There is a time element to it. I started my portfolio in 2012 more or less, I bought some stocks, and I still find new ideas in 2023, so I could not have started my portfolio with 15 equal weights Ideas. I did not even have 15 ideas when I started! So new ideas get added progressively, and their weight depends not only on confidence, but also on available funds and saving rates, and things to sell.

On top of that I am willing to add less weight on a new idea if I just discovered the company. I like to have followed it for two years to really feel confident to concentrate more.

I'm currently working as an investment Analyst. For my personal portfolio I bought two companies with a position size of 4%, 3.5% one of the position now has grown to about 16% of the portfolio (The Largest Position), and the other one also has become decent size. Usually on average I run ideas around 12%-10%. Also usually my smaller positions tends to have higher variability of outcomes and the characteristics of the names which became higher hasn't changed that much either. In general I don't like to play too much with my portfolio as I believe in low churn and compounding overtime. My question is how would think about managing your own portfolio when it's comes to position sizing (I allocate portion of my paycheck to this portfolio on monthly basis) as you don't have to answer clients over higher volatility and concentration risk would you let you winners to run or come back to your targeted allocation range.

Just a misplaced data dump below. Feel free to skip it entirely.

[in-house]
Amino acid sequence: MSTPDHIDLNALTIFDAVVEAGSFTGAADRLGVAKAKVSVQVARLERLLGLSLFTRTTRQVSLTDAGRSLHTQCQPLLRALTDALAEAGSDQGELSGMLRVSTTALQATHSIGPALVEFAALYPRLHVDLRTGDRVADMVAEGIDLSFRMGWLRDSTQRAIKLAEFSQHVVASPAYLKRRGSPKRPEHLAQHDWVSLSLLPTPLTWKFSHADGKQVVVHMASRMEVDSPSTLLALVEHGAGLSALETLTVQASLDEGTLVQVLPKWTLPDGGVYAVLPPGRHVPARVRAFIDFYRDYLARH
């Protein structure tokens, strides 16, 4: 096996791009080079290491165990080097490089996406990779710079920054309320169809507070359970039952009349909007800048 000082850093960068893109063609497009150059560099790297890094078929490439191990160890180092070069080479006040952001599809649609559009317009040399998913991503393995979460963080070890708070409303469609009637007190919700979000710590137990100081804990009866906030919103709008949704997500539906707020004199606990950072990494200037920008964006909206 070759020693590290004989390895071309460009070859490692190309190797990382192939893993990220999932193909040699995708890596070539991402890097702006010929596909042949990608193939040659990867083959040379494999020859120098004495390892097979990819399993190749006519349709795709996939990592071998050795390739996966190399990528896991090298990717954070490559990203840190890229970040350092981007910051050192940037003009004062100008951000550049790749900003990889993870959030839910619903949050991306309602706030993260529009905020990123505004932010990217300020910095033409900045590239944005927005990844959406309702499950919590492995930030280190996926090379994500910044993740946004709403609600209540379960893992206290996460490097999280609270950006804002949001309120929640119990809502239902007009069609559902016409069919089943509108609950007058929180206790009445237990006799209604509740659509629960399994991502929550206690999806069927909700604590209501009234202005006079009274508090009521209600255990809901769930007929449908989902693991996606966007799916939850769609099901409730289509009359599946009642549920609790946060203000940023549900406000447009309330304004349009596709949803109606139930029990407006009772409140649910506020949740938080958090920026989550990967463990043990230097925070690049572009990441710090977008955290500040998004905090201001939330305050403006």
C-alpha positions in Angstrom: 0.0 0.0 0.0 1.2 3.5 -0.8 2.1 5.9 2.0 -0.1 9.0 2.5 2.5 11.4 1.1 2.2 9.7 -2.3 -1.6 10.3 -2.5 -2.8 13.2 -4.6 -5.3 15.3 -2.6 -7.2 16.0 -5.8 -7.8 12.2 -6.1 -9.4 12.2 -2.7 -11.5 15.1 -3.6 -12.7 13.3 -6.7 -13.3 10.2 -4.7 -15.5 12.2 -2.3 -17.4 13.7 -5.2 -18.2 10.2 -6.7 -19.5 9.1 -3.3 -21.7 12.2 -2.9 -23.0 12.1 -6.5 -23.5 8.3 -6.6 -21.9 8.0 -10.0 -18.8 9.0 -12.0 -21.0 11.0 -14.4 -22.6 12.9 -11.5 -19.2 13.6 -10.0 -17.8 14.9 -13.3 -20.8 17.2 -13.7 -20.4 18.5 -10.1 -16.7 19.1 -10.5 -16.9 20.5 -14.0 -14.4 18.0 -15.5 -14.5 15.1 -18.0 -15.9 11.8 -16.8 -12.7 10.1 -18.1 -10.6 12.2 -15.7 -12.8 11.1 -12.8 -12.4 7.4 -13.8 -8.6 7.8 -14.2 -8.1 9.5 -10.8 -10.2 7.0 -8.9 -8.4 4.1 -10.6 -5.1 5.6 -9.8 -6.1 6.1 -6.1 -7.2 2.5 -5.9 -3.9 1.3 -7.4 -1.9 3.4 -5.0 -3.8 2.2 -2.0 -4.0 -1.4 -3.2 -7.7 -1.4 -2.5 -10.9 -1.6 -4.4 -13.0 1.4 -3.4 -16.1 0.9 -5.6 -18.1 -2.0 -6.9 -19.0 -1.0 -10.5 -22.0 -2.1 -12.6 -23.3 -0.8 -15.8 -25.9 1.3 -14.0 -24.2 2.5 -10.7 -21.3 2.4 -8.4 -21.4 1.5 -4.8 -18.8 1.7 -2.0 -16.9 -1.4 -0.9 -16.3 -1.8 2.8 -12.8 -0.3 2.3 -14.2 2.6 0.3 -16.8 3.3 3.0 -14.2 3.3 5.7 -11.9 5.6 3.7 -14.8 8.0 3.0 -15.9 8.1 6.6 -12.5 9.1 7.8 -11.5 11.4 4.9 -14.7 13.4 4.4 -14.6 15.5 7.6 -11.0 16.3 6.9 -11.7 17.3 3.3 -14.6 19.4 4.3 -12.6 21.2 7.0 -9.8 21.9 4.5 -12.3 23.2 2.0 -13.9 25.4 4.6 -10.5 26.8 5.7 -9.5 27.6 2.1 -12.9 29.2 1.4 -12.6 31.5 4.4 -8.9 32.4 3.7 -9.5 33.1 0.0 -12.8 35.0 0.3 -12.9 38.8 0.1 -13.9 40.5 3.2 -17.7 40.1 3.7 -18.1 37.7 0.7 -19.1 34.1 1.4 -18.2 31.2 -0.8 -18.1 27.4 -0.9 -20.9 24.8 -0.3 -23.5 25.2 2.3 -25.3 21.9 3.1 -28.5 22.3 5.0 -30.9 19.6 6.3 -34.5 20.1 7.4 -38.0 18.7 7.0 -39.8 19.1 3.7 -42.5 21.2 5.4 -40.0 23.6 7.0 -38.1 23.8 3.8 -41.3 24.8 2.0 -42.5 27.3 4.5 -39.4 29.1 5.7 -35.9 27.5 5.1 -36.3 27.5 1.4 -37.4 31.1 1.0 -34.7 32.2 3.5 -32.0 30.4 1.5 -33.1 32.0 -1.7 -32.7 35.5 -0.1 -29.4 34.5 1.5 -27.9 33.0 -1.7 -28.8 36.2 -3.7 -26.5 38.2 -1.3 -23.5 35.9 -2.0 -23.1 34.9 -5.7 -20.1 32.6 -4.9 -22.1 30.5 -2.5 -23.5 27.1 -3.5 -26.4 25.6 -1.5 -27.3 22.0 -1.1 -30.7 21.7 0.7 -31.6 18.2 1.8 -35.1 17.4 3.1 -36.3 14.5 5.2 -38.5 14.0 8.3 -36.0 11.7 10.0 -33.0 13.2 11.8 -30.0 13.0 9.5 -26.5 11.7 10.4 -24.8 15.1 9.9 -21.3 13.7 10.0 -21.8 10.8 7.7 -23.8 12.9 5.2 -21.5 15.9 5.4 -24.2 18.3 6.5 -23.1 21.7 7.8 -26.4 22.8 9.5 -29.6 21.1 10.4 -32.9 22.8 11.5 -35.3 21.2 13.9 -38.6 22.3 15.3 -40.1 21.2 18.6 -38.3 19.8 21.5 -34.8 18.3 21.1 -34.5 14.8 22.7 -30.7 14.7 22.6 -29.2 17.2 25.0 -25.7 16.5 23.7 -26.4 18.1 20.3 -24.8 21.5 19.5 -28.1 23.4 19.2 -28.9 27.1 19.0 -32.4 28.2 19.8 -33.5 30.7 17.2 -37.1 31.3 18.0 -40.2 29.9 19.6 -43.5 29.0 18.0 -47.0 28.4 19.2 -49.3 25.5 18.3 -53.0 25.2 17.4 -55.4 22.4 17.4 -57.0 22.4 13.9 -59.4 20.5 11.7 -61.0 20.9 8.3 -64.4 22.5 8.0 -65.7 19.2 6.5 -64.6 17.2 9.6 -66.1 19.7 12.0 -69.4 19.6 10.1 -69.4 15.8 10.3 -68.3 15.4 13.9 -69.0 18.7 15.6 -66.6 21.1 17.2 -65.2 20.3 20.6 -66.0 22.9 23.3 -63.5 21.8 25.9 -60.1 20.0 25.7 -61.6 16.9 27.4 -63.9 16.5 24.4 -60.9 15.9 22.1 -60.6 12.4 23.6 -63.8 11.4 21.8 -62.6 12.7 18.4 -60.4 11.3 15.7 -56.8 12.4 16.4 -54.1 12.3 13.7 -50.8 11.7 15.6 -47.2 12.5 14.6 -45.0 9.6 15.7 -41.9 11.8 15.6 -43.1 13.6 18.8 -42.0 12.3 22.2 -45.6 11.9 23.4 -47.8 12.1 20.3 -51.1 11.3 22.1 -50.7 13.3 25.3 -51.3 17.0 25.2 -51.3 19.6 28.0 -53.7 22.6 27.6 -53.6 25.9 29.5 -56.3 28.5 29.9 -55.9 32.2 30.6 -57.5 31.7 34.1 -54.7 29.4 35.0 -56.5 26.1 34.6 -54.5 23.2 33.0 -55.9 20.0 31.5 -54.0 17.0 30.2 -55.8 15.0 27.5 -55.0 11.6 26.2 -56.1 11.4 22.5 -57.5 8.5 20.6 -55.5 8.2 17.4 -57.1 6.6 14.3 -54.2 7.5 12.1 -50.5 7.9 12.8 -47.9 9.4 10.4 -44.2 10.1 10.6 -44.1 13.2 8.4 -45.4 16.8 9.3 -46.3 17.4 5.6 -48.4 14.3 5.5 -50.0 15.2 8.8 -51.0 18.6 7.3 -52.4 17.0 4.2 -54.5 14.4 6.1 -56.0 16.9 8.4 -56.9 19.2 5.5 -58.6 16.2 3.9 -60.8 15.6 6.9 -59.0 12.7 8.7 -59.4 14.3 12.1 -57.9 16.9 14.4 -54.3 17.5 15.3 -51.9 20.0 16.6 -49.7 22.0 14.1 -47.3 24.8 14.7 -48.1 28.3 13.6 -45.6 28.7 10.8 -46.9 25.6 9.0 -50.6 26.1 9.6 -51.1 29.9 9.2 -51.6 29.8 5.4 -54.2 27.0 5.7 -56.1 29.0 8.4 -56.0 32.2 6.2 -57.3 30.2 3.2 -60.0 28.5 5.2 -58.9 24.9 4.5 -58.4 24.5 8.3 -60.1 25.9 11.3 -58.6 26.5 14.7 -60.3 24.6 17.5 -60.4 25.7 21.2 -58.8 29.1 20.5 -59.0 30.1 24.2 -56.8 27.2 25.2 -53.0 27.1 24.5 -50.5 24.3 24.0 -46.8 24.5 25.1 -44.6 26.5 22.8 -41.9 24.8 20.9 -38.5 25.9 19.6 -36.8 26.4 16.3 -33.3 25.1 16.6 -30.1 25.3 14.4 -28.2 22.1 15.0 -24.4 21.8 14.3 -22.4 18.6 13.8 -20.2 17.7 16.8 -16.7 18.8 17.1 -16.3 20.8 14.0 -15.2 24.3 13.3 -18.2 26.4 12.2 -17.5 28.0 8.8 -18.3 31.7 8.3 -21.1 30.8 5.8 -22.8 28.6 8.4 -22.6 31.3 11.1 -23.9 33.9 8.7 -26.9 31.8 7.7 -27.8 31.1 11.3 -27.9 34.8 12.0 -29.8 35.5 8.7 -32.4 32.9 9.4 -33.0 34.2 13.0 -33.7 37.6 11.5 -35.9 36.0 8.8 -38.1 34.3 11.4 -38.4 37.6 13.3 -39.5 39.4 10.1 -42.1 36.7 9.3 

A rule of thumb that I have been using for position sizing is: “The maximum cost basis for a holding can be no larger, in percentage terms, than the number of years of personal experience in this market.” For example, an investor with 6 years of experience can only build a position up to 6% of capital.

In my limited experience, large concentration is a bet between arrogance and confidence. The difference being that confidence, and by extension the right to more concentration, is only earned through experience.

## Position Sizing: Optimizing for Better Returns